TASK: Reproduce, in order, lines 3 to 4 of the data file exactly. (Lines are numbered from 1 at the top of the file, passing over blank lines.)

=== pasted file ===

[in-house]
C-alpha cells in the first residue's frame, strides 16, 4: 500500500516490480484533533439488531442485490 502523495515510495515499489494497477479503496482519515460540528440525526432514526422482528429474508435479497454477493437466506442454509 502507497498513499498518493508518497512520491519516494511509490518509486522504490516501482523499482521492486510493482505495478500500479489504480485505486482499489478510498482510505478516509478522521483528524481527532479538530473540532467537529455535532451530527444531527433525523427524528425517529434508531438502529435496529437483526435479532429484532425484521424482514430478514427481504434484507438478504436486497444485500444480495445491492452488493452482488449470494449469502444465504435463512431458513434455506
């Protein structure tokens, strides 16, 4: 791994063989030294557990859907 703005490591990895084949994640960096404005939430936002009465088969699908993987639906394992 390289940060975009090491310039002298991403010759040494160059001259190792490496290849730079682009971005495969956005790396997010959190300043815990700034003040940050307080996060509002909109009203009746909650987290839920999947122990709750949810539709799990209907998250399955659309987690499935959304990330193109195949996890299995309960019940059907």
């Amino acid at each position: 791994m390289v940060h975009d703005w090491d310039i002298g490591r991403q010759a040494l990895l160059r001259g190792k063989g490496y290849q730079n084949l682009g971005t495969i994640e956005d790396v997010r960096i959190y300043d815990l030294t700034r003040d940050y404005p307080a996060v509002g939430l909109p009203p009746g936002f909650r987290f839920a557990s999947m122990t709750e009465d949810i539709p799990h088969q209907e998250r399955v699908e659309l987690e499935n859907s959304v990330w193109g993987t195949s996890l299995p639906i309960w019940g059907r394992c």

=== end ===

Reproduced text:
């Protein structure tokens, strides 16, 4: 791994063989030294557990859907 703005490591990895084949994640960096404005939430936002009465088969699908993987639906394992 390289940060975009090491310039002298991403010759040494160059001259190792490496290849730079682009971005495969956005790396997010959190300043815990700034003040940050307080996060509002909109009203009746909650987290839920999947122990709750949810539709799990209907998250399955659309987690499935959304990330193109195949996890299995309960019940059907």
């Amino acid at each position: 791994m390289v940060h975009d703005w090491d310039i002298g490591r991403q010759a040494l990895l160059r001259g190792k063989g490496y290849q730079n084949l682009g971005t495969i994640e956005d790396v997010r960096i959190y300043d815990l030294t700034r003040d940050y404005p307080a996060v509002g939430l909109p009203p009746g936002f909650r987290f839920a557990s999947m122990t709750e009465d949810i539709p799990h088969q209907e998250r399955v699908e659309l987690e499935n859907s959304v990330w193109g993987t195949s996890l299995p639906i309960w019940g059907r394992c």